TORONTO — Starship Jubilee has made a career of exceeding expectations.
In 2017, Tino Attard claimed the then four-year-old filly for $16,000 with the intention of breeding her. But she’s continually put those plans on hold by piling up wins on the racetrack.
Last month, the seven-year-old champion mare became the oldest winner of the $1-million Woodbine Mile. On Tuesday, Canada’s 2019 horse of the year will depart for Keeneland in Lexington, Ky., to run in the Breeders’ Cup, thoroughbred racing’s equivalent to the Super Bowl that attracts many of the world’s top horses.
The Woodbine Mile victory secured Starship Jubilee, the 5/1 fourth pick, an automatic berth in the Breeders’ Cup Mile. But the connections are also looking at the Filly and Mare Turf event.
“We’re just trying to figure out where her best opportunity is but, obviously, in these kind of races that’s hard to do because there’s no easy spot,” trainer Kevin Attard, Tino’s son, said during a telephone interview Friday. “When you come to something like this, you’re hooking the best of the best from everywhere.”
Starship Jubilee has won five-of-six races this year and 19-of-38 lifetime starts while amassing over $2 million in earnings.
Starship Jubilee’s Woodbine Mile win came over a field that included War of Will, the 2019 Preakness winner. She became just the third female horse to capture the event after Ventura (2009) and Tepin (2016).
Tino Attard claimed Starship Jubilee following a second-place finish in a turf race at Gulfstream Park on Feb. 12, 2017. At the time Kevin Attard didn’t believe Starship Jubilee was necessarily finished on the track.
“They weren’t really looking to buy her as a racing prospect but I mentioned that I thought she still had a lot left and wasn’t done,” Attard said. “But I didn’t anticipate what she’d turn out to be, either.
“She’s always kind of stepped up to the challenge, she just enjoys what she does. Sometimes in sport you see someone defy the odds by age and still compete at a high level. You don’t really see mares run at her age and compete at the level she has.”
In fact, Attard believes Starship Jubilee is at her racing best.
“With the season she’s had and winning the Mile at Woodbine, arguably I think she’s at her best,” Attard said. “At seven years old, obviously it’s a bit of a surprise but what can you say?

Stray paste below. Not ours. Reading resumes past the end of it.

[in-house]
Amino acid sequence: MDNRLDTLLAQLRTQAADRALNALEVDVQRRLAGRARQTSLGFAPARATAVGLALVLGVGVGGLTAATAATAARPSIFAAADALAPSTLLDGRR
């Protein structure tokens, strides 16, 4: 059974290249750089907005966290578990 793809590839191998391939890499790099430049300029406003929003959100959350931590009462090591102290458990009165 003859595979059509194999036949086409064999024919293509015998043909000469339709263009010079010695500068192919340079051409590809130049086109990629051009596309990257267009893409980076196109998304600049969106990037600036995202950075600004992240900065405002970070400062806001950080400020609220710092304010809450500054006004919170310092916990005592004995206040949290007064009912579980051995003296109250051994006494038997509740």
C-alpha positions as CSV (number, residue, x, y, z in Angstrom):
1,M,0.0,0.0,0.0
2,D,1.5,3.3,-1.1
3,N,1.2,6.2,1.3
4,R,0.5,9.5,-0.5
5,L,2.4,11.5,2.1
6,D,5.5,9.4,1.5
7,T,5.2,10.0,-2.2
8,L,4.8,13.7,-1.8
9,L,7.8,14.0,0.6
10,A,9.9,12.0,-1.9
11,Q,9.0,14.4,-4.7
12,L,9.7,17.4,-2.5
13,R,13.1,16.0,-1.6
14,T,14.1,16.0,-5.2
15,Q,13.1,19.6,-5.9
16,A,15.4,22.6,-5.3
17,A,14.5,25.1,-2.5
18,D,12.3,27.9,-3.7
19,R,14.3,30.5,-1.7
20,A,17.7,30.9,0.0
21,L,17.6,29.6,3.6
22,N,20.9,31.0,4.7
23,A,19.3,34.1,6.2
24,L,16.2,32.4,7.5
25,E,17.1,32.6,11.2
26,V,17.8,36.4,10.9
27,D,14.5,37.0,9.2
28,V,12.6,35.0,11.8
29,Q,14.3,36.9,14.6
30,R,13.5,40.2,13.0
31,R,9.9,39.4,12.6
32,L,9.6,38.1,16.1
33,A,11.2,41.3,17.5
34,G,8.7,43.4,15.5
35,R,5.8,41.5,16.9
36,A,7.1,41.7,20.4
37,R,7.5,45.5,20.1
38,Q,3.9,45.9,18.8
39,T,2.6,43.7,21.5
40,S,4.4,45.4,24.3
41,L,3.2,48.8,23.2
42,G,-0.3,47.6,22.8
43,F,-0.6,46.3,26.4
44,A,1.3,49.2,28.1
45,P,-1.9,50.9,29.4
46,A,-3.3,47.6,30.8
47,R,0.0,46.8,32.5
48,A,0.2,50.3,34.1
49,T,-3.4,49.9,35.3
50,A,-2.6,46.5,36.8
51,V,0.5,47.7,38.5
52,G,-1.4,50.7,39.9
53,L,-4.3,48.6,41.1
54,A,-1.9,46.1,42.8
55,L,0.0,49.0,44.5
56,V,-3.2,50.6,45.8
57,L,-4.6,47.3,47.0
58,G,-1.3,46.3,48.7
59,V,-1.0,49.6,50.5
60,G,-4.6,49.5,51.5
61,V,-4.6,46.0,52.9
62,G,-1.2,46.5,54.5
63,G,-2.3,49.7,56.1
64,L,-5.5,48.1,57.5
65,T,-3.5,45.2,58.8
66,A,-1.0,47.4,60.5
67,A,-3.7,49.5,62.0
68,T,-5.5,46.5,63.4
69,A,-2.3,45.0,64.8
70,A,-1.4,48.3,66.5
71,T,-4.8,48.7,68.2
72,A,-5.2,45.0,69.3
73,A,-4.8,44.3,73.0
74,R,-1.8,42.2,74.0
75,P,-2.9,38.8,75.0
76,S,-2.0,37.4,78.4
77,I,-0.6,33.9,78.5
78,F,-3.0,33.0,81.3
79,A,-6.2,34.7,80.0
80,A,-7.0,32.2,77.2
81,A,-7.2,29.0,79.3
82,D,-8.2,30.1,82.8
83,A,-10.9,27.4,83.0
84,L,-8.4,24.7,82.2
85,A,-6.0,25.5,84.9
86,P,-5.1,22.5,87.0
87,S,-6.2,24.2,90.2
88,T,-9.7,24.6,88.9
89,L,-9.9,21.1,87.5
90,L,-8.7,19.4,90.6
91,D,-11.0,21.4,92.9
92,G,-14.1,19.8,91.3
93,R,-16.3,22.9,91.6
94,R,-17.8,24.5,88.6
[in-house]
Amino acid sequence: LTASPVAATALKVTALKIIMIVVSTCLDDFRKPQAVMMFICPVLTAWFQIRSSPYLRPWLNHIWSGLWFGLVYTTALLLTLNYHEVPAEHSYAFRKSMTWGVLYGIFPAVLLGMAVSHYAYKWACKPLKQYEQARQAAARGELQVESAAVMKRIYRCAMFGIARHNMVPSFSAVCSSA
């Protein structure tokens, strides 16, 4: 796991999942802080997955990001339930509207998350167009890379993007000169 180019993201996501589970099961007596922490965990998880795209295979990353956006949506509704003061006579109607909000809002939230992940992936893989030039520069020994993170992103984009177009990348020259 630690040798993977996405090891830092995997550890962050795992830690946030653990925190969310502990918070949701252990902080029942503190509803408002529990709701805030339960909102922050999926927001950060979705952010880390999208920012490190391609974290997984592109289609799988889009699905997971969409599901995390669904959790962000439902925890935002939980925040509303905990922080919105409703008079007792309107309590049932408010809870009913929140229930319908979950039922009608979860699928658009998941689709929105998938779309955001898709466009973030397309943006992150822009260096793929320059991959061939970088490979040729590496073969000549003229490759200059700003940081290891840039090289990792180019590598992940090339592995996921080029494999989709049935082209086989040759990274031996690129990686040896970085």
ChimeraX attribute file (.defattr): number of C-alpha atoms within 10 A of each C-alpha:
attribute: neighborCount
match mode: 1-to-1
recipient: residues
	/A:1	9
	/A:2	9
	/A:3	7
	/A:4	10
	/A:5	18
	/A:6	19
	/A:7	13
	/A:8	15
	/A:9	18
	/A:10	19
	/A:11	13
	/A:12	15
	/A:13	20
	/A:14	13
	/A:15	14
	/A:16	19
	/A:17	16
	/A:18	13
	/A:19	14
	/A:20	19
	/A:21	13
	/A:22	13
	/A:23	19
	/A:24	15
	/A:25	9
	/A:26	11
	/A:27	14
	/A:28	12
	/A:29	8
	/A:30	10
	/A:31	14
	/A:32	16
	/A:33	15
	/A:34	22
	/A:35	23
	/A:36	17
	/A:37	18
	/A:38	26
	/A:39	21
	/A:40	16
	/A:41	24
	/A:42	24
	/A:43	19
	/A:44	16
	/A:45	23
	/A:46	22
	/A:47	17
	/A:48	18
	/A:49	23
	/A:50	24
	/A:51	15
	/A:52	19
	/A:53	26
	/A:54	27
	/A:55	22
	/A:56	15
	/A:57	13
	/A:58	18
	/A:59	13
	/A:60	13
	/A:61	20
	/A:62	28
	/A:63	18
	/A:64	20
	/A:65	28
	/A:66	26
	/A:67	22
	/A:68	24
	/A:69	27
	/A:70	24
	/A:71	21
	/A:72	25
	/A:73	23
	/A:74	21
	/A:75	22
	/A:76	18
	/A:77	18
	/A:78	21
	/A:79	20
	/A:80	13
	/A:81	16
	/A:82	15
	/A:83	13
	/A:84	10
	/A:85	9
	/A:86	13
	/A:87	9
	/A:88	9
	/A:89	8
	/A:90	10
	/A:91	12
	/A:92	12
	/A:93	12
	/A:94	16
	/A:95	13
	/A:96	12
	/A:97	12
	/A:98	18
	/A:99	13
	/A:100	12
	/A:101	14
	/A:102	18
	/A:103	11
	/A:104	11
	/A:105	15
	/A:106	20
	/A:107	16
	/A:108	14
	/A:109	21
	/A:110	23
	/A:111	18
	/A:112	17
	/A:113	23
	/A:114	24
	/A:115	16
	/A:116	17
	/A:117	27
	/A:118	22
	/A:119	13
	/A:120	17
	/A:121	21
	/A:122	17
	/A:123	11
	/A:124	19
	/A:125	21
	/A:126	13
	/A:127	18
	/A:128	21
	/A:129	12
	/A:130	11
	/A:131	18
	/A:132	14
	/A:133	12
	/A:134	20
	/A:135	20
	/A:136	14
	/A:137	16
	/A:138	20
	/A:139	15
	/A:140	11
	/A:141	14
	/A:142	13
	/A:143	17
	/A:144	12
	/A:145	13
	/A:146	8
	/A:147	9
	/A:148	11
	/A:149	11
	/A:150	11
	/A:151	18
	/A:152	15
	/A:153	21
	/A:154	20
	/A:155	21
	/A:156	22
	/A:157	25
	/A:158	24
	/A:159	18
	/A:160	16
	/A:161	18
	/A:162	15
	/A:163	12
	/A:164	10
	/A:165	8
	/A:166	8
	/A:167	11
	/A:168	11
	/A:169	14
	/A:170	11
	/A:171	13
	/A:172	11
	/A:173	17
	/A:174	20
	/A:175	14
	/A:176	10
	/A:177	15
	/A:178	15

“She’s been a horse that’s defied everything, really.”
Attard said Starship Jubilee came out of the Mile just fine and he’s been happy with her workouts. He adds there’s been no mention of this possibly being the mare’s final race.
“We’ve always taken a one-race approach with her and we’re kind of heading into (Breeders;’ Cup) with her now with the same kind of mindset,” he said. “We’re trying to get her to this race as best prepared as we can be.
“We’ll kind of enjoy the moment, let her run and hopefully she does to the best of her ability. Then we’ll decide afterwards.”
And while a Breeders’ Cup victory would only add to Starship Jubilee’s amazing story, Attard said there’ll be no expectations placed upon the horse at Keeneland.
“Obviously it (Breeders’ Cup win) would be a great story and another chapter in an illustrious career,” Attard said. “Regardless, though, if she were to not come up with a typical race like she normally does, we’re still going to hold our heads high with her.
“She’s a multiple Grade 1 winner now and you have to think about where she’s come from and what she’s accomplished. She’s definitely going to be a horse that kind of goes down in the history books.”
Surprisingly, Starship Jubilee hasn’t mellowed with age.
“She’s very aggressive, she’s a very feisty mare with plenty of attitude,” Attard said. “She’s not a laid-back filly or mare that you can turn the other way with.
“You’ve got to keep your eyes peeled at all times because she’s not shy about biting at you or kicking at you. Don’t let your guard down.”
Attard said that competitive nature becomes quite evident on the track, even during workouts.
“When she’s out there training and sees other horses, she wants to go and catch them and run them down,” he said. “Again, she just loves what she does.”
This report by The Canadian Press was first published Oct. 30, 2020
Dan Ralph, The Canadian Press